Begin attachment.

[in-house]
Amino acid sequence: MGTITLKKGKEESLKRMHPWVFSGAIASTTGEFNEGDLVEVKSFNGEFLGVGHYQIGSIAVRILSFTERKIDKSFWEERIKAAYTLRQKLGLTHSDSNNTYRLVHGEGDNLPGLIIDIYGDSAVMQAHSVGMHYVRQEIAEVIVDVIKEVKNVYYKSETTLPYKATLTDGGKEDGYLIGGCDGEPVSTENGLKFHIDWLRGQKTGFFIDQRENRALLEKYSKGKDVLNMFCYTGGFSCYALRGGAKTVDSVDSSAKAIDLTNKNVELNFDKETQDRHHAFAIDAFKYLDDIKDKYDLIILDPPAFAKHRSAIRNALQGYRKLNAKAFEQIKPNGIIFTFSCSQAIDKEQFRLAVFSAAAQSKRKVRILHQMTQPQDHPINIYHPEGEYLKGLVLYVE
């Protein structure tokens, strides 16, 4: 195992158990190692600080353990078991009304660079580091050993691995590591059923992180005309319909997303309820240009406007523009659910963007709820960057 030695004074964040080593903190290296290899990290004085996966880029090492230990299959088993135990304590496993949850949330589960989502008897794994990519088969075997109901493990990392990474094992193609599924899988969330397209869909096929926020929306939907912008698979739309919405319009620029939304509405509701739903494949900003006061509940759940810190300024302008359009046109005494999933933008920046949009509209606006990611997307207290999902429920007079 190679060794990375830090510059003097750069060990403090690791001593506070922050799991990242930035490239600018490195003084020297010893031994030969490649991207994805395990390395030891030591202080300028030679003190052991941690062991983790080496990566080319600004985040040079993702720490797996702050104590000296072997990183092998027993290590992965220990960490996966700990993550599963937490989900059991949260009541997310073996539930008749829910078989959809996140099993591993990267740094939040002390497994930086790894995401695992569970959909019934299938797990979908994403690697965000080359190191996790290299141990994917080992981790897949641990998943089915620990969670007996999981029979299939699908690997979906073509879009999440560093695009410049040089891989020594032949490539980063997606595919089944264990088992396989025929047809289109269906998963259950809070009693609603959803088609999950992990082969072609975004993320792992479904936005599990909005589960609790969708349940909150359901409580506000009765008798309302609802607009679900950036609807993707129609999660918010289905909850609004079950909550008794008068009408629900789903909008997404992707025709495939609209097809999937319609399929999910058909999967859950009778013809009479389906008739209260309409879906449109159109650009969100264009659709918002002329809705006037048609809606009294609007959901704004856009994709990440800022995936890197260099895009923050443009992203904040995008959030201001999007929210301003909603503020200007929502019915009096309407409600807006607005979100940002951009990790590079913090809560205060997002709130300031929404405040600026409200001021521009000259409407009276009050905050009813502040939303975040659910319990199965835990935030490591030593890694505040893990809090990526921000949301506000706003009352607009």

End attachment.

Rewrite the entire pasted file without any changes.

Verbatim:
[in-house]
Amino acid sequence: MGTITLKKGKEESLKRMHPWVFSGAIASTTGEFNEGDLVEVKSFNGEFLGVGHYQIGSIAVRILSFTERKIDKSFWEERIKAAYTLRQKLGLTHSDSNNTYRLVHGEGDNLPGLIIDIYGDSAVMQAHSVGMHYVRQEIAEVIVDVIKEVKNVYYKSETTLPYKATLTDGGKEDGYLIGGCDGEPVSTENGLKFHIDWLRGQKTGFFIDQRENRALLEKYSKGKDVLNMFCYTGGFSCYALRGGAKTVDSVDSSAKAIDLTNKNVELNFDKETQDRHHAFAIDAFKYLDDIKDKYDLIILDPPAFAKHRSAIRNALQGYRKLNAKAFEQIKPNGIIFTFSCSQAIDKEQFRLAVFSAAAQSKRKVRILHQMTQPQDHPINIYHPEGEYLKGLVLYVE
């Protein structure tokens, strides 16, 4: 195992158990190692600080353990078991009304660079580091050993691995590591059923992180005309319909997303309820240009406007523009659910963007709820960057 030695004074964040080593903190290296290899990290004085996966880029090492230990299959088993135990304590496993949850949330589960989502008897794994990519088969075997109901493990990392990474094992193609599924899988969330397209869909096929926020929306939907912008698979739309919405319009620029939304509405509701739903494949900003006061509940759940810190300024302008359009046109005494999933933008920046949009509209606006990611997307207290999902429920007079 190679060794990375830090510059003097750069060990403090690791001593506070922050799991990242930035490239600018490195003084020297010893031994030969490649991207994805395990390395030891030591202080300028030679003190052991941690062991983790080496990566080319600004985040040079993702720490797996702050104590000296072997990183092998027993290590992965220990960490996966700990993550599963937490989900059991949260009541997310073996539930008749829910078989959809996140099993591993990267740094939040002390497994930086790894995401695992569970959909019934299938797990979908994403690697965000080359190191996790290299141990994917080992981790897949641990998943089915620990969670007996999981029979299939699908690997979906073509879009999440560093695009410049040089891989020594032949490539980063997606595919089944264990088992396989025929047809289109269906998963259950809070009693609603959803088609999950992990082969072609975004993320792992479904936005599990909005589960609790969708349940909150359901409580506000009765008798309302609802607009679900950036609807993707129609999660918010289905909850609004079950909550008794008068009408629900789903909008997404992707025709495939609209097809999937319609399929999910058909999967859950009778013809009479389906008739209260309409879906449109159109650009969100264009659709918002002329809705006037048609809606009294609007959901704004856009994709990440800022995936890197260099895009923050443009992203904040995008959030201001999007929210301003909603503020200007929502019915009096309407409600807006607005979100940002951009990790590079913090809560205060997002709130300031929404405040600026409200001021521009000259409407009276009050905050009813502040939303975040659910319990199965835990935030490591030593890694505040893990809090990526921000949301506000706003009352607009």